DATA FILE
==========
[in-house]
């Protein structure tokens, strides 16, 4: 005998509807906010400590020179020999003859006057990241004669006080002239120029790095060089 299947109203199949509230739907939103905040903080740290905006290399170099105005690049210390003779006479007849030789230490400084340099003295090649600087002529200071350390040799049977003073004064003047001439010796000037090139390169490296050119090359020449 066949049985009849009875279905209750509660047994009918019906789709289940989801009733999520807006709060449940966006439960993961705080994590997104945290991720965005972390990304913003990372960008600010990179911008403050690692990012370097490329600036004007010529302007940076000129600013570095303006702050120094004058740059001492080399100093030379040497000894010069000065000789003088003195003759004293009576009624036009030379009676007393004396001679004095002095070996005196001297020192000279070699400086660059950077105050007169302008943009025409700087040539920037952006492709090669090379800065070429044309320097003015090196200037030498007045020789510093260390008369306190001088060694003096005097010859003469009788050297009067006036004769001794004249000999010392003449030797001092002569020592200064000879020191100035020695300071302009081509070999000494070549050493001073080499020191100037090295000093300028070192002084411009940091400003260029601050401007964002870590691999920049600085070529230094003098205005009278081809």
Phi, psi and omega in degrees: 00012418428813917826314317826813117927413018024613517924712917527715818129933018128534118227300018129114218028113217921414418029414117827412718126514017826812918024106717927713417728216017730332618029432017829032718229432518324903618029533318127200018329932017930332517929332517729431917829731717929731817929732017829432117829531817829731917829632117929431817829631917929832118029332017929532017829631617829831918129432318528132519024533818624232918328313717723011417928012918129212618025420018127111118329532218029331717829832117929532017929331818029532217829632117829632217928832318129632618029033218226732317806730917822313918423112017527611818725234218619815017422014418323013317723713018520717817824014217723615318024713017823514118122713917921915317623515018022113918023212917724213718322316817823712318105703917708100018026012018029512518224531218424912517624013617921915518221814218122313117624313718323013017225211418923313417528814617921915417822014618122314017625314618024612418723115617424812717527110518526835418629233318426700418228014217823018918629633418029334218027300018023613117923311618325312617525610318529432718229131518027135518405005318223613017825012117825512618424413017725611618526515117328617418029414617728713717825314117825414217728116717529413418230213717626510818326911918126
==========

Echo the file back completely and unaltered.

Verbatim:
[in-house]
């Protein structure tokens, strides 16, 4: 005998509807906010400590020179020999003859006057990241004669006080002239120029790095060089 299947109203199949509230739907939103905040903080740290905006290399170099105005690049210390003779006479007849030789230490400084340099003295090649600087002529200071350390040799049977003073004064003047001439010796000037090139390169490296050119090359020449 066949049985009849009875279905209750509660047994009918019906789709289940989801009733999520807006709060449940966006439960993961705080994590997104945290991720965005972390990304913003990372960008600010990179911008403050690692990012370097490329600036004007010529302007940076000129600013570095303006702050120094004058740059001492080399100093030379040497000894010069000065000789003088003195003759004293009576009624036009030379009676007393004396001679004095002095070996005196001297020192000279070699400086660059950077105050007169302008943009025409700087040539920037952006492709090669090379800065070429044309320097003015090196200037030498007045020789510093260390008369306190001088060694003096005097010859003469009788050297009067006036004769001794004249000999010392003449030797001092002569020592200064000879020191100035020695300071302009081509070999000494070549050493001073080499020191100037090295000093300028070192002084411009940091400003260029601050401007964002870590691999920049600085070529230094003098205005009278081809």
Phi, psi and omega in degrees: 00012418428813917826314317826813117927413018024613517924712917527715818129933018128534118227300018129114218028113217921414418029414117827412718126514017826812918024106717927713417728216017730332618029432017829032718229432518324903618029533318127200018329932017930332517929332517729431917829731717929731817929732017829432117829531817829731917829632117929431817829631917929832118029332017929532017829631617829831918129432318528132519024533818624232918328313717723011417928012918129212618025420018127111118329532218029331717829832117929532017929331818029532217829632117829632217928832318129632618029033218226732317806730917822313918423112017527611818725234218619815017422014418323013317723713018520717817824014217723615318024713017823514118122713917921915317623515018022113918023212917724213718322316817823712318105703917708100018026012018029512518224531218424912517624013617921915518221814218122313117624313718323013017225211418923313417528814617921915417822014618122314017625314618024612418723115617424812717527110518526835418629233318426700418228014217823018918629633418029334218027300018023613117923311618325312617525610318529432718229131518027135518405005318223613017825012117825512618424413017725611618526515117328617418029414617728713717825314117825414217728116717529413418230213717626510818326911918126